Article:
Late last week, world leaders met to adopt ambitious new sustainable development goals (SDGs) that will shape international development for the next 15 years. There is a great deal of optimism surrounding the new agenda. Yet it is almost certain that the SDGs will fail if equally ambitious and innovative financing strategies such as debt and loan buy-downs are not adopted. This is especially true for education – a sector that has been slow to capitalize on the growth of alternative sources of finance.
SDG 4 is to “ensure quality education for all.” The cost of achieving universal basic and secondary education by 2030 is estimated at US$340 billion per year for low and lower middle income countries. This represents an annual financing gap of US$40 billion per year if current spending levels continue. Given this gap, there is an urgent need to find bold new financing solutions. The adoption of the SDGs presents a unique opportunity for education to break from the status quo and embed innovative finance, such as debt and loan buy-downs, as an integral part of the next financing architecture.
Although the mechanics of a buy-down can be complex, the idea itself is not. Buy-downs are an arrangement where a third party agrees to pay the interest or principal of a loan, thereby releasing the borrowing country from all or some of its future repayment obligations.
There are two types of buy-downs, debt and loan. Debt buy-downs are current debt that is bought down by a third party. In a loan buy-down, future loans are either softened ahead of time or triggered when the borrowing country achieves pre-defined targets. For example, the Global Partnership for Education could agree to buy-down a future IBRDloan to Bangladesh if they meet the target of 100% lower-secondary enrollment.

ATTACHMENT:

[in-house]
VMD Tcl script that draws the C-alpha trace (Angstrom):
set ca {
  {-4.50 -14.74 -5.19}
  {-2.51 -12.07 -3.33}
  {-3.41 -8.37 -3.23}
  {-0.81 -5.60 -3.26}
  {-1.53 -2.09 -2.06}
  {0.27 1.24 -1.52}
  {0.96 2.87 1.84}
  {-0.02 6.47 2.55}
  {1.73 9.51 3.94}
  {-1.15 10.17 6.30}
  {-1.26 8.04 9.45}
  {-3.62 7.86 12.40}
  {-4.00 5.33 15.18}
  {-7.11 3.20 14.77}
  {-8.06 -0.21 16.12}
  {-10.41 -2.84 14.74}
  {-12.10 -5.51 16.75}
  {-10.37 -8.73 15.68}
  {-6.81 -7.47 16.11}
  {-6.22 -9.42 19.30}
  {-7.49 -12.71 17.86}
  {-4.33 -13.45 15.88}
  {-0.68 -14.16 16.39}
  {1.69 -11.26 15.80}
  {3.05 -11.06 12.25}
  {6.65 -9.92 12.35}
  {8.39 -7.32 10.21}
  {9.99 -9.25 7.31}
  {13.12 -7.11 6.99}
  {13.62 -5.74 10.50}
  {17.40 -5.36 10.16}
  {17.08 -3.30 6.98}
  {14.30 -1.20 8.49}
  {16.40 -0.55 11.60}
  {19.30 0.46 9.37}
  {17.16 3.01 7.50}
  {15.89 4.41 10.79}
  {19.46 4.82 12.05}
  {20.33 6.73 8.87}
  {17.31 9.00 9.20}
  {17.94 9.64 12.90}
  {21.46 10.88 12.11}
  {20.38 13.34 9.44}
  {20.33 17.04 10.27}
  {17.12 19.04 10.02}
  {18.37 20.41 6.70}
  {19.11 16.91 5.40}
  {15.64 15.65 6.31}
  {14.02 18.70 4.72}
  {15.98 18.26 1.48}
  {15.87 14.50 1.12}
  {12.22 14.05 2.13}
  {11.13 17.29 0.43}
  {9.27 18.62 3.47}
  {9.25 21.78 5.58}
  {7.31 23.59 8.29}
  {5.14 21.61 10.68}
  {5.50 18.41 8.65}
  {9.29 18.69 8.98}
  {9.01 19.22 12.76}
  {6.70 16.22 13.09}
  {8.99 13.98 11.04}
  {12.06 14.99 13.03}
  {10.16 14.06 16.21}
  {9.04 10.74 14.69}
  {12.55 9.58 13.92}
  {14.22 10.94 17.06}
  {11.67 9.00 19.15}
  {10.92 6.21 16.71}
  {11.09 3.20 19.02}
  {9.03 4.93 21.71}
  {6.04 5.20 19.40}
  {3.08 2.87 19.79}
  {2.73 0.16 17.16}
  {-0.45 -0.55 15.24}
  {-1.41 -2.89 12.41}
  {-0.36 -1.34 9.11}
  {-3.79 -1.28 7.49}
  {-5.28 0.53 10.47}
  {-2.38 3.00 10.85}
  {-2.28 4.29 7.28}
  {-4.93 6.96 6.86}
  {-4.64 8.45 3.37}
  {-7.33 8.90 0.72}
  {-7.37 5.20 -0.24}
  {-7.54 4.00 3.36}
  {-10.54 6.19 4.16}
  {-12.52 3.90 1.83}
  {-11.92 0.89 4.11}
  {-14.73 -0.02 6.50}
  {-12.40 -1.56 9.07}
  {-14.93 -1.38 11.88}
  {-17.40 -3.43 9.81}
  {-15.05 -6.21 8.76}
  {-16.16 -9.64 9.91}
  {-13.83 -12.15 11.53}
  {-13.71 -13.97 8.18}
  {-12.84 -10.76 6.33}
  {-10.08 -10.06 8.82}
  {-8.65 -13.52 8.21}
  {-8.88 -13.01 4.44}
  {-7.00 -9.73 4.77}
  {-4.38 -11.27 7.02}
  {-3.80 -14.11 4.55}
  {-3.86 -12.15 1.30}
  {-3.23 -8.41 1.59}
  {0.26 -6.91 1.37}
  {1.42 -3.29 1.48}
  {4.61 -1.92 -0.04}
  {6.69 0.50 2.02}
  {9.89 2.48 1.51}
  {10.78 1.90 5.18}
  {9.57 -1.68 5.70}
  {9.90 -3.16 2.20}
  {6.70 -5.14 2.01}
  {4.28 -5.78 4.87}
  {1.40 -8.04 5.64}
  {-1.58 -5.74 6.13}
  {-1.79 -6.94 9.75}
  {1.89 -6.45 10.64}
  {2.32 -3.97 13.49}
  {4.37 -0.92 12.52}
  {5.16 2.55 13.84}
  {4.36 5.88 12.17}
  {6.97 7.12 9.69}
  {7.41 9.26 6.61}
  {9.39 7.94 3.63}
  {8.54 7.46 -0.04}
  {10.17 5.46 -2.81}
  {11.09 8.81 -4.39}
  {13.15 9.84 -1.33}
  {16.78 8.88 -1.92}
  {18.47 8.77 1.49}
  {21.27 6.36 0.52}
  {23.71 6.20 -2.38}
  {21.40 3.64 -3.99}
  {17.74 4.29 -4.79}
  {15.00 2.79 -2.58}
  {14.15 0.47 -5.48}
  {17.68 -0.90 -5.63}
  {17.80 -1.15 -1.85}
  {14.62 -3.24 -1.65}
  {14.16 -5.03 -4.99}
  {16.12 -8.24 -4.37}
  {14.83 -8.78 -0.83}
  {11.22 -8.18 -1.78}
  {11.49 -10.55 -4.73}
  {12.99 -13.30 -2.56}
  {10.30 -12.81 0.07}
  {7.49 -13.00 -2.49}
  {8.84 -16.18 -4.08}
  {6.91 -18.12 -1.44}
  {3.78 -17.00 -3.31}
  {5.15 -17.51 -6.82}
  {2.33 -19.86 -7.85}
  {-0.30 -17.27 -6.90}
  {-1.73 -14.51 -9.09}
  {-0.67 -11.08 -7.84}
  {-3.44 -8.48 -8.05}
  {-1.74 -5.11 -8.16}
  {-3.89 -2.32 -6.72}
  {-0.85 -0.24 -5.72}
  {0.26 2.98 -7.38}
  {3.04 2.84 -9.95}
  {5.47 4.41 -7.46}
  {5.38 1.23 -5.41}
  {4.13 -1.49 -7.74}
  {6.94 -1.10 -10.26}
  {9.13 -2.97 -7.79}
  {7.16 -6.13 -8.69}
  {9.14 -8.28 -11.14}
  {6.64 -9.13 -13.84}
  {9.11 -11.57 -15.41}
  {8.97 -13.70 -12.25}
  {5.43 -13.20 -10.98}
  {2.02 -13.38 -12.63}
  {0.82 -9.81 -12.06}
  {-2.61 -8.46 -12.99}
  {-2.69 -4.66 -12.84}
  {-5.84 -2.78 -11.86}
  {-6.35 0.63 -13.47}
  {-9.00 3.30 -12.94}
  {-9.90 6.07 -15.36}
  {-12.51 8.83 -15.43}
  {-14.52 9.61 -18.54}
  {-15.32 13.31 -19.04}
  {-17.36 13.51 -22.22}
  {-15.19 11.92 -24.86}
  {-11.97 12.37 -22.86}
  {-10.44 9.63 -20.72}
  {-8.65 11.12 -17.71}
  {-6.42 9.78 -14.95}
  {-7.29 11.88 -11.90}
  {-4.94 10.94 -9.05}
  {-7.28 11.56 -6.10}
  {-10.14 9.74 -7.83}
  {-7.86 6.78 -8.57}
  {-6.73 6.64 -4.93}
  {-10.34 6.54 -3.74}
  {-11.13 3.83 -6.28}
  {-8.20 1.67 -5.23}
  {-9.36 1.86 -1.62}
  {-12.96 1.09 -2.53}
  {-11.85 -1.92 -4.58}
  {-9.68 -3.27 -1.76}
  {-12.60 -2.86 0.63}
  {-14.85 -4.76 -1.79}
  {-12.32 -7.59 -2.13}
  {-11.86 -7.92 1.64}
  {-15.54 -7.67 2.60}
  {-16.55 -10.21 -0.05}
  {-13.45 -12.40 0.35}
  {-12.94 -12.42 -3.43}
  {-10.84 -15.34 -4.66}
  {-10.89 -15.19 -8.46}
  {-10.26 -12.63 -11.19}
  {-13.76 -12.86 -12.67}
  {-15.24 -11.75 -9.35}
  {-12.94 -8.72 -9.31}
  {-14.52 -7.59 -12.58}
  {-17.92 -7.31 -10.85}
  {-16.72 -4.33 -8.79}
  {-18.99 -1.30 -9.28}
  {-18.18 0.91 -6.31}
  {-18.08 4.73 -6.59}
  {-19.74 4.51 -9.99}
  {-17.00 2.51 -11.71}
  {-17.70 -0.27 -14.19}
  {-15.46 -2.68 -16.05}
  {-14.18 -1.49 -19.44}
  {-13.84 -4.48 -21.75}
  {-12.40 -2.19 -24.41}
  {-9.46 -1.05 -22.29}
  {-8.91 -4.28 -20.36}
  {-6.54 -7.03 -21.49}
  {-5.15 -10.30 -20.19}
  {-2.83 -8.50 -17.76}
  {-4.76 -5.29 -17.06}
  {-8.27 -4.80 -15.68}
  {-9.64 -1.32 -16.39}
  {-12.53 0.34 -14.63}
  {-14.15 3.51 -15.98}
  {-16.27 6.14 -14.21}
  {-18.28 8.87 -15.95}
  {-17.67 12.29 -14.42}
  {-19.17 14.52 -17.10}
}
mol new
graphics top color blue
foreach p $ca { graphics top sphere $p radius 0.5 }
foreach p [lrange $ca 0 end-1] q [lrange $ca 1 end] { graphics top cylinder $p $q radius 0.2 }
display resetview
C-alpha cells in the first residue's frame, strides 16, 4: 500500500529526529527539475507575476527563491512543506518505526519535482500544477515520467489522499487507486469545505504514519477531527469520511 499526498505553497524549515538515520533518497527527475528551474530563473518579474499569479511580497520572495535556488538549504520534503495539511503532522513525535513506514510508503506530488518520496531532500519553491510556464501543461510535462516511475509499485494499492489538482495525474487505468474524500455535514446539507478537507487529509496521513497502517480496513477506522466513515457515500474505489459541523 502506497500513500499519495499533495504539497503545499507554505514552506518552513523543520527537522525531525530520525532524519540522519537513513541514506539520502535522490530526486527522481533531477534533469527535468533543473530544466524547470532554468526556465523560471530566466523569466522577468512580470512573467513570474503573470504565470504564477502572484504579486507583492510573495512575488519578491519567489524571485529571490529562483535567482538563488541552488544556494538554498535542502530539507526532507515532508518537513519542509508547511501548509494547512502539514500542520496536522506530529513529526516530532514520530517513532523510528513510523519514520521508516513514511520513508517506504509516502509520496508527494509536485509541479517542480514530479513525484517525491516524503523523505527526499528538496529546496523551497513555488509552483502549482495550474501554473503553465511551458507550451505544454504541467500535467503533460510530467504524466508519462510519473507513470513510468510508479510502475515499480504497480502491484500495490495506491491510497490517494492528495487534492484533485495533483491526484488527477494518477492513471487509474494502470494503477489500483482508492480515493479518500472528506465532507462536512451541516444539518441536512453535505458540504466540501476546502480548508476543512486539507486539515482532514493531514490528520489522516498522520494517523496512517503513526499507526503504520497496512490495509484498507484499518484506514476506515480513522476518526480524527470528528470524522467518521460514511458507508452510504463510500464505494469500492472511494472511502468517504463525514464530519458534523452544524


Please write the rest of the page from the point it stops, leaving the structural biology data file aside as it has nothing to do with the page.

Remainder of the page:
These are attractive options for several reasons.
One, buy-downs have the potential to “crowd in” resources for education. The buy-down option based on triggers could greatly incentivize countries to meet key development targets, demonstrating effectiveness and thereby encouraging more lending.
Second, buy-downs could free up resources that would have otherwise gone to debt servicing. As a rough example, before the Heavily Indebted Poor Country (HIPC) Initiative, eligible countries were on average spending more on debt service than on health and education combined. Since the HIPC Initiative, spending on health and education is about five times the amount of debt-service payments. The use of buy-downs could potentially have a similar effect.
Third, loan buy-downs could open capital to countries otherwise deemed ineligible or credit unworthy. These would include low-income countries unable to take on more debt but in serious need of external support for basic education, such as Afghanistan, Burundi, Chad, Democratic Republic of Congo and Tajikistan. Any buy-downs for these countries would essentially be similar to a grant.